Cue the blender

Since Monday I’ve been consuming most of my meals in the form of pureéd soups and blended smoothies. This isn’t part of some larger weight loss plan, but because Monday the bottom braces were put on my teeth. As if I needed yet another quirk around food, I now have to deal with the fact that chewing has been (at a minimum) uncomfortable, and at the beginning of the week it was downright painful.

When I decided to bow to the repeated recommendations of the dentist and get orthodontia to unkink my teeth, I didn’t really understand what I was getting into. I knew there would be a not inconsiderable cost and that I would have to give up some foods that I love (such as whole almonds) for a while, but I didn’t really understand what orthodontia was going to really be like.

Despite the crowding of my teeth, I’ve been really blessed when it comes to oral health. I’m in my mid-forties and I have no fillings in my teeth. When I had my baby teeth, I know that I had a cavity or two which were drilled and filled (without any Novocaine, either, since my mother was concerned it would harm me…or so she says…it could have been to keep the cost down, too), but once the adult teeth came in they were solid and healthy and have served me well. What this means is that I’ve never had to deal with any dental pain that I can recall, so having painful teeth is very new to me. I did have a few periodontal procedures last year, but gum tissue heals pretty quickly if you’re healthy, and the pain doesn’t last very long.

The sturdiness and robust health of my teeth is also one of the reasons why I consented to orthodontia. I want these teeth to last me until the very end, and it is very hard to properly clean my teeth in the areas of my mouth with the most crowding. My top braces were put on in March and the orthodontist estimates that my treatment will take 18 months total. The top teeth seem to be moving pretty quickly, so I’m hopeful that I may be out of these things sooner than that.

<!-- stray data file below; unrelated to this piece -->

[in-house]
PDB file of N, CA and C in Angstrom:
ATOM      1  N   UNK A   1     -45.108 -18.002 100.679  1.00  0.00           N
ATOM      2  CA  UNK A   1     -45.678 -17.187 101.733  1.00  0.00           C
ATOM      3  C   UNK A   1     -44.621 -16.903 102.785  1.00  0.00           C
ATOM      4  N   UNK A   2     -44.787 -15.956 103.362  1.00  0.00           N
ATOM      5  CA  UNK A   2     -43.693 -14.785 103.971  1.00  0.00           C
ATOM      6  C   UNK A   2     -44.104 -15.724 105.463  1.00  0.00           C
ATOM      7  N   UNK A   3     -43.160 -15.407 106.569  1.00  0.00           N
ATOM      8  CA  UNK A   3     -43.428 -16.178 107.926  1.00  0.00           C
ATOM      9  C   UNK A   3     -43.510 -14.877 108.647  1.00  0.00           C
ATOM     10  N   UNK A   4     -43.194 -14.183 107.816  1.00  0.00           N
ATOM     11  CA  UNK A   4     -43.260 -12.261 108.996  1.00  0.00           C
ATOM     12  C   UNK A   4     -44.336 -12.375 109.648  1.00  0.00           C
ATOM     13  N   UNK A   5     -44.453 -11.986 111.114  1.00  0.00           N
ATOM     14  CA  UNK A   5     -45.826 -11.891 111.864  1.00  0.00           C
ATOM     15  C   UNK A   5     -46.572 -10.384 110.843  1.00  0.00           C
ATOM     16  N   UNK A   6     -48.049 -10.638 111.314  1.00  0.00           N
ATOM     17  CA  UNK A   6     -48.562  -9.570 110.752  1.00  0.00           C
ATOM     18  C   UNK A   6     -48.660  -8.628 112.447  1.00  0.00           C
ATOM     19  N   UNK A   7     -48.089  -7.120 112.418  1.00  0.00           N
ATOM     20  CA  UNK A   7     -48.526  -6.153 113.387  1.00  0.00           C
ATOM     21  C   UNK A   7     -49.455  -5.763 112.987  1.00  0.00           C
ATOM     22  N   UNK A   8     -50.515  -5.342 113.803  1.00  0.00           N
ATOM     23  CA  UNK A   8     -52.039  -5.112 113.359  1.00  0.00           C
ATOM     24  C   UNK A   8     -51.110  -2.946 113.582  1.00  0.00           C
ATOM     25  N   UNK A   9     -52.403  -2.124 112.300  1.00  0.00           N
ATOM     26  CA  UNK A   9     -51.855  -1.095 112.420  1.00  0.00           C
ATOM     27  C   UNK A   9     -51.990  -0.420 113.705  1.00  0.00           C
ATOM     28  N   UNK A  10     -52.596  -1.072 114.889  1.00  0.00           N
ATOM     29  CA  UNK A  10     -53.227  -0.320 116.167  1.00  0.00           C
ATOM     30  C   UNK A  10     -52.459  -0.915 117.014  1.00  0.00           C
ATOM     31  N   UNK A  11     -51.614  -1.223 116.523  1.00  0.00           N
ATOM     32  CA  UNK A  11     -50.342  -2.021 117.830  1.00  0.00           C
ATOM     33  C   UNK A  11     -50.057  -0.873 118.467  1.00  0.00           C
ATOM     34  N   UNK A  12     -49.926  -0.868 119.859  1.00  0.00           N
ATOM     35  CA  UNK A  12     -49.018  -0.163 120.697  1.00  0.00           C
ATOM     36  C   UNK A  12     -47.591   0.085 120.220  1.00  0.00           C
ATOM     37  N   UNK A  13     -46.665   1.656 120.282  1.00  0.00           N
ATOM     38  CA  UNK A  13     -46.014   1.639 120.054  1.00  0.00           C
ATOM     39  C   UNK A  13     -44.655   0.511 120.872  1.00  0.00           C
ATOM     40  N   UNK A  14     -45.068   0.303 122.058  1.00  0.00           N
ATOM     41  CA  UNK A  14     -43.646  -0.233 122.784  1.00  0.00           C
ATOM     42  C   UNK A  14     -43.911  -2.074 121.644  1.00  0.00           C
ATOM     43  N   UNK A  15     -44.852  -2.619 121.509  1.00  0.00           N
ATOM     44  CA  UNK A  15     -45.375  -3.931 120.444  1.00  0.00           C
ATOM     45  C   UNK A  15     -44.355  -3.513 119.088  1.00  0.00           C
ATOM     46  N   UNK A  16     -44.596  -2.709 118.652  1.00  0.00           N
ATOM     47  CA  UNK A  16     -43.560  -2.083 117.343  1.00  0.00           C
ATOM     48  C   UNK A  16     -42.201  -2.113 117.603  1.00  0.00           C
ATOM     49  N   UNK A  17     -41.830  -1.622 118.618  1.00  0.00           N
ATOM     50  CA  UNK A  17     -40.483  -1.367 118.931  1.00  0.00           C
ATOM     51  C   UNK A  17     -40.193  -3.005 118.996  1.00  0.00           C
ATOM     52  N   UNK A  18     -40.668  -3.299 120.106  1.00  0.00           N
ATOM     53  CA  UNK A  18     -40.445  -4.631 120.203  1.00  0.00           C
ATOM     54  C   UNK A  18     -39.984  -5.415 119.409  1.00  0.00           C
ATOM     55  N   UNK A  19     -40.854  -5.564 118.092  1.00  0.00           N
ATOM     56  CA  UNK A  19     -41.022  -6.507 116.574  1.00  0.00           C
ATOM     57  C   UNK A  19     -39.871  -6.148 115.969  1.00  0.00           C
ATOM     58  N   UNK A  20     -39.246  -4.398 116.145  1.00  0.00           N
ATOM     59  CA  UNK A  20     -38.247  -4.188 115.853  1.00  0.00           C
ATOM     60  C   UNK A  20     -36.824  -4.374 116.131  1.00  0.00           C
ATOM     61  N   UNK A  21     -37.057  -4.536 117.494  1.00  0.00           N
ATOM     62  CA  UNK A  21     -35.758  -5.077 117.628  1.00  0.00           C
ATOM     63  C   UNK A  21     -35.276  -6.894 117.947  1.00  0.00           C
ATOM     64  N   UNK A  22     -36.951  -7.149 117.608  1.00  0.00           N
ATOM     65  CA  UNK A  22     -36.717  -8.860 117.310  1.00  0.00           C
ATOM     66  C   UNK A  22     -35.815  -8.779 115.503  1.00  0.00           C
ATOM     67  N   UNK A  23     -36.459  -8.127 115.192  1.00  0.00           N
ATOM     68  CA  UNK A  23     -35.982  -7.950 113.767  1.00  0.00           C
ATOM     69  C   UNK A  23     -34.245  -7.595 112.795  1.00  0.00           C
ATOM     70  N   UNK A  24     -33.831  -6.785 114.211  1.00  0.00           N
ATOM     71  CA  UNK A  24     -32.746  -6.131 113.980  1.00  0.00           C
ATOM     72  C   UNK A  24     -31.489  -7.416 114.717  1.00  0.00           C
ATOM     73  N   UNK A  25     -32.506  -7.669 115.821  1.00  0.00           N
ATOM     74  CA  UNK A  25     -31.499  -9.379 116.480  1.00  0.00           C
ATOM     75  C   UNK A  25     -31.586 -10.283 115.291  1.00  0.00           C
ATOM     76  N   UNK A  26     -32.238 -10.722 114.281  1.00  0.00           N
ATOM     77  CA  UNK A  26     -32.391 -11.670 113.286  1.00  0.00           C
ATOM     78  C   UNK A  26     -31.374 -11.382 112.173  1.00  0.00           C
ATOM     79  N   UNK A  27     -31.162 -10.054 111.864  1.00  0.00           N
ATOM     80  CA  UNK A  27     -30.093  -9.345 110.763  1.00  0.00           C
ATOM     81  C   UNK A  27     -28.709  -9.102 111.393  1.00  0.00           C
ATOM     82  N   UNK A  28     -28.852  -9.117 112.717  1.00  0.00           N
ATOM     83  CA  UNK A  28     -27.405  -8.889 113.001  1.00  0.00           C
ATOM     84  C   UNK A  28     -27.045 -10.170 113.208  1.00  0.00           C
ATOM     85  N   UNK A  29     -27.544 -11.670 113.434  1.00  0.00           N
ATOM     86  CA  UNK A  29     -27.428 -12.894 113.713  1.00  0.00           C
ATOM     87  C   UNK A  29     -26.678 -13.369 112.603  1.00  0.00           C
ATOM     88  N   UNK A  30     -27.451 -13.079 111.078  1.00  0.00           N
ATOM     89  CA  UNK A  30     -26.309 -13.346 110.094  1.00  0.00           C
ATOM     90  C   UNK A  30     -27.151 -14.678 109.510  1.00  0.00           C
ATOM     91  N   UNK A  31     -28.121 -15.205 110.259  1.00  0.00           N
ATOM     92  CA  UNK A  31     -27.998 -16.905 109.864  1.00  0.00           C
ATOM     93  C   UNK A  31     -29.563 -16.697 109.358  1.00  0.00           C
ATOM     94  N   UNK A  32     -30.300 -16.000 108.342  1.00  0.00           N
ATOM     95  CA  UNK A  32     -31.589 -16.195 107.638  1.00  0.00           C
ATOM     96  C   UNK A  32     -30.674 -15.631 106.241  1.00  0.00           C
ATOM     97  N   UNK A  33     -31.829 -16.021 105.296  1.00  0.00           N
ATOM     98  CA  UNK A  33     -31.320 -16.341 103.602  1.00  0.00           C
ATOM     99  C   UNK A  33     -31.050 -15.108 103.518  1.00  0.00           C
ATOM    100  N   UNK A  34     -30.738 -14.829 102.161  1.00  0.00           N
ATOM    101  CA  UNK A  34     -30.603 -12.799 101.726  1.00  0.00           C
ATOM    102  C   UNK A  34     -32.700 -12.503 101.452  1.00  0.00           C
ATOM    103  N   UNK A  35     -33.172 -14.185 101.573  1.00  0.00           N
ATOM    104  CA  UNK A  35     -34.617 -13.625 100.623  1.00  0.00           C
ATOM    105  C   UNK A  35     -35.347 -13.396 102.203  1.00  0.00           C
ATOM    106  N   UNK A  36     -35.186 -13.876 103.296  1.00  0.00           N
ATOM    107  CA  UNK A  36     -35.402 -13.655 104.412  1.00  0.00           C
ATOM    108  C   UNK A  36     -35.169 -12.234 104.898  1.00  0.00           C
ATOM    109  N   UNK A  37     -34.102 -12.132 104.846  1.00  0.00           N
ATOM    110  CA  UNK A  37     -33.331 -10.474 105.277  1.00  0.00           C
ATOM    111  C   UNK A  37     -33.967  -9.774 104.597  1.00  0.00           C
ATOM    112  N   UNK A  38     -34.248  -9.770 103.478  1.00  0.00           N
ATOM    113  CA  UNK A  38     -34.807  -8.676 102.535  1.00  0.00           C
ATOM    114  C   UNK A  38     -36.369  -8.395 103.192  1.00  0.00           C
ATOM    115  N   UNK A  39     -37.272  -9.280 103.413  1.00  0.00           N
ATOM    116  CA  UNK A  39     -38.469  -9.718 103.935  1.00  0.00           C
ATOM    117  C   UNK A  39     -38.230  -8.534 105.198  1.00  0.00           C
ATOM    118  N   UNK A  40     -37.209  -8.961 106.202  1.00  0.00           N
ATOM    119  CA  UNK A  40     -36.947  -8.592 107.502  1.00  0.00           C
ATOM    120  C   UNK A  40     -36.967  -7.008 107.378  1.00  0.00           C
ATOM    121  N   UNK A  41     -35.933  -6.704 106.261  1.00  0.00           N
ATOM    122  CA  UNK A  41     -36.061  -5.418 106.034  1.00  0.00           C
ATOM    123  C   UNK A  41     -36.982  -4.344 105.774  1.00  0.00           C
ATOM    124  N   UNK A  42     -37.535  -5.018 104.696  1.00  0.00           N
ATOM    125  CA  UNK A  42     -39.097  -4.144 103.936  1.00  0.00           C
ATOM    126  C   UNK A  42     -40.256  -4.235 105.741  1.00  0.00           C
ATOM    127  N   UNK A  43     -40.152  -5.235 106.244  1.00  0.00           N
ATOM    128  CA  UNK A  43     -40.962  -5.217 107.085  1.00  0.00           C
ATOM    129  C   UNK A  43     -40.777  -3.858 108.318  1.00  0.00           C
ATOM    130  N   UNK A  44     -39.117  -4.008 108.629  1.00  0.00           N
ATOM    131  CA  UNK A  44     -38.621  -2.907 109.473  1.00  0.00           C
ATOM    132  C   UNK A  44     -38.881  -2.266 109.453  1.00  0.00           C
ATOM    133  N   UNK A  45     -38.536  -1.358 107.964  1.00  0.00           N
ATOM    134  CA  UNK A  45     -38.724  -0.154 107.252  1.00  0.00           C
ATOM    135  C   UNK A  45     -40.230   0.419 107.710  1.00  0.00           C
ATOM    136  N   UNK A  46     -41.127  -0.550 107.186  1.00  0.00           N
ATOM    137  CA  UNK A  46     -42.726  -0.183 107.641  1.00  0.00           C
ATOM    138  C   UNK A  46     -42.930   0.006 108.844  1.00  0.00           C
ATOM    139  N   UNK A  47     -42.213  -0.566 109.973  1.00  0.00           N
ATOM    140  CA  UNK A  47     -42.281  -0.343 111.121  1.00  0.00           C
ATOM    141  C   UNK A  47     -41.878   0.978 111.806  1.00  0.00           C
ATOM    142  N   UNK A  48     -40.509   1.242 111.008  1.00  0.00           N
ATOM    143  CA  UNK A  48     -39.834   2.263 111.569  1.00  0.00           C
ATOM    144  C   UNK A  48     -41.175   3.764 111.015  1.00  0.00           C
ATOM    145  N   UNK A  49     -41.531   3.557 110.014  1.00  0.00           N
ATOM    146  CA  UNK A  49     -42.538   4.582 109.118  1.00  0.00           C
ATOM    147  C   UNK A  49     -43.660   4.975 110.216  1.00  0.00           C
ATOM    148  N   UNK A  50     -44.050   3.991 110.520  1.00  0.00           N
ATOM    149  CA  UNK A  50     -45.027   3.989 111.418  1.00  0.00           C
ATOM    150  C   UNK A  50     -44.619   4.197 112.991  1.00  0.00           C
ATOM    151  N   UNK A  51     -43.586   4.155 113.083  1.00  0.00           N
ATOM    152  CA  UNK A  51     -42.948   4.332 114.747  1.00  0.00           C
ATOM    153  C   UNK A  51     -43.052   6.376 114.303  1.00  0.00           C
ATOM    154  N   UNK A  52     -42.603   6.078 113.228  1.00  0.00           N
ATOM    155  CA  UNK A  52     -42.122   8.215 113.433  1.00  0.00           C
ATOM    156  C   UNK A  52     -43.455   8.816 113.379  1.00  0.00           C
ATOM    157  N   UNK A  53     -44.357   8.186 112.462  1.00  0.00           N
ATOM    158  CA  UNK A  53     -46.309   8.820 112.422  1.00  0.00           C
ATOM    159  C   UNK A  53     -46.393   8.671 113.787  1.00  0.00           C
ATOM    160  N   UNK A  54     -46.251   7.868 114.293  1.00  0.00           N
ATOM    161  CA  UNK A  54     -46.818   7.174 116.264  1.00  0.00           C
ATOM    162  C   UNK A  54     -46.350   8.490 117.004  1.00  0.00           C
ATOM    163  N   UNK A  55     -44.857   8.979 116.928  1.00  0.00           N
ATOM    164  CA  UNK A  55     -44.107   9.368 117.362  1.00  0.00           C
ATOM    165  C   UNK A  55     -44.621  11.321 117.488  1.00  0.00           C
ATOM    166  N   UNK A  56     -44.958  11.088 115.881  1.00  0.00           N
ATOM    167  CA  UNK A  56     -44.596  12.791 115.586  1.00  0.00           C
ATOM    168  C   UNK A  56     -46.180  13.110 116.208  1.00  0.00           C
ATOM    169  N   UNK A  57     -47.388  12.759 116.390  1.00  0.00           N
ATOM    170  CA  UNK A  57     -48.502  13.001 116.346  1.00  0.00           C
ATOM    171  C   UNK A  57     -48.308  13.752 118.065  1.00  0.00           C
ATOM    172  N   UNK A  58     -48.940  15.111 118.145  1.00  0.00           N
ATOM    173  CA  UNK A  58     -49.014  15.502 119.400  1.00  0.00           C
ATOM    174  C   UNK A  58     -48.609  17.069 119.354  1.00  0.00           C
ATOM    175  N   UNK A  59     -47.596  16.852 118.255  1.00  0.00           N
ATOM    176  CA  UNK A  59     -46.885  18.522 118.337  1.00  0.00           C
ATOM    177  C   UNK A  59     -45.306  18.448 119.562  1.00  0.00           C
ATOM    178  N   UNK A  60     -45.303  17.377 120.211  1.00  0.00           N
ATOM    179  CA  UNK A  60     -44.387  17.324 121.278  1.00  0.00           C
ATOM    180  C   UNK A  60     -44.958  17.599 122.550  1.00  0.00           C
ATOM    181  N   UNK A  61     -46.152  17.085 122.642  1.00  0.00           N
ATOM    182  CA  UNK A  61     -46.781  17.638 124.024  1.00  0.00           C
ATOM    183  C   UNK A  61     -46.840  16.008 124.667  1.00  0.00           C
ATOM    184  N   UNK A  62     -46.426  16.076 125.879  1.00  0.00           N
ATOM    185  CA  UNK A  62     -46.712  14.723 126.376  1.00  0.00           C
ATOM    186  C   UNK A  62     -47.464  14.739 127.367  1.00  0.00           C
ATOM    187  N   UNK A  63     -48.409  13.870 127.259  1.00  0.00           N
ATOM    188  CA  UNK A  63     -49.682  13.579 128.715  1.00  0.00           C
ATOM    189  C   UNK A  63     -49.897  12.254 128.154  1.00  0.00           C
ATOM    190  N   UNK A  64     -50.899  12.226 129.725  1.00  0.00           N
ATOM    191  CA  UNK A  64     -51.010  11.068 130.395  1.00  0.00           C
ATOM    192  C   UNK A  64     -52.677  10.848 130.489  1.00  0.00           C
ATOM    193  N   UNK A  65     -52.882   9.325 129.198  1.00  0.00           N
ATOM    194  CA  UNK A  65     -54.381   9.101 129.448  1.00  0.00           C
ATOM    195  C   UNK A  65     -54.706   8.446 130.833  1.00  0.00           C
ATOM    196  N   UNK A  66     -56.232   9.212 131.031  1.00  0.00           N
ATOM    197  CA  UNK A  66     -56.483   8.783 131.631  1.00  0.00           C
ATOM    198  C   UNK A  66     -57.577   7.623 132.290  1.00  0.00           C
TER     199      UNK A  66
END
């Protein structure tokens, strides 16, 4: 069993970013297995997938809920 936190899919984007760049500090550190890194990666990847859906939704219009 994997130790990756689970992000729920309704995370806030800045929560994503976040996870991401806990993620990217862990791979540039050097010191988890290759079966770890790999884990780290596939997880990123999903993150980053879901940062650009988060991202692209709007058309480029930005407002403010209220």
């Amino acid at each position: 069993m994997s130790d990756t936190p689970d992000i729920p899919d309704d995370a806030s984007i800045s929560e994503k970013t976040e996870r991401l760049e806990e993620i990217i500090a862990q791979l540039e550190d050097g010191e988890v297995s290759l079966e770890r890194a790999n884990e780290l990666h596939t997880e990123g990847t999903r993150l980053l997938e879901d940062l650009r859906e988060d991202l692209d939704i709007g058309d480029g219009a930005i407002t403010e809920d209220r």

I don’t recall my teeth hurting quite this much when the top braces were put on, but I did try to prepare for the procedure. A few weeks ago we had a stretch of two or three days where the temperature dropped to pleasant levels, so I fit in some cooking. I made a roasted cauliflower soup and a butternut squash soup, portioned them out, and froze them. (Both were pureéd with a stick blender that was given to me by my stepmother. I love that thing!)

These soups were so easy to make, that a formal recipe isn’t really required, but I approached them the way I usually do when making something new: I looked at recipes on various web sites, and then made it up as I went along.

Butternut squash soup: Peel and cube a medium butternut squash. Chop a medium onion and a clove or two of garlic. Sauté the onion and garlic in about a tablespoon of oil (olive oil or some other vegetable oil) until soft. Add the cubed squash, then add broth or water to cover. I used some homemade mystery broth from freezer and a bit of water. (I need to be better at labeling stuff I add to the freezer; it was likely some sort of poultry broth.) Bring to a boil, then simmer until the squash is tender. Add salt and pepper to taste, then blend with a stick blender or a standard blender. (If using a blender be careful! Don’t overload it and follow manufacturer directions for blending hot foods!) Thin the soup with more broth or water if desired. Done!

Roasted cauliflower soup: Clean and separate a medium to large head of cauliflower into florets. Roughly cube/chop the stem. (You don’t want to use any of the green bits, but do use the stem. It’s all going to be blended together and will taste just fine.) Toss the cauliflower bits and a clove or two of garlic with some olive oil on a rimmed baking sheet. Slip into an oven that has been pre-heated to about 400F. Roast until soft and lightly browned. Remove from the oven and place in a deep pot with broth or water to cover. Bring to a boil, then turn to a simmer until the cauliflower is soft. Add salt and pepper to taste. I recommend using white pepper if you have it, since it adds the right touch of mellow and spice. Blend with a stick blender or a standard blender. (If using a blender be careful! Don’t overload it and follow manufacturer directions for blending hot foods!) Done!

Both of these soups benefit from a bit adding a piece of parmigiano reggiano rind with the stock to simmer for a while. Remove it before blending. The cheese rind adds a nice richness.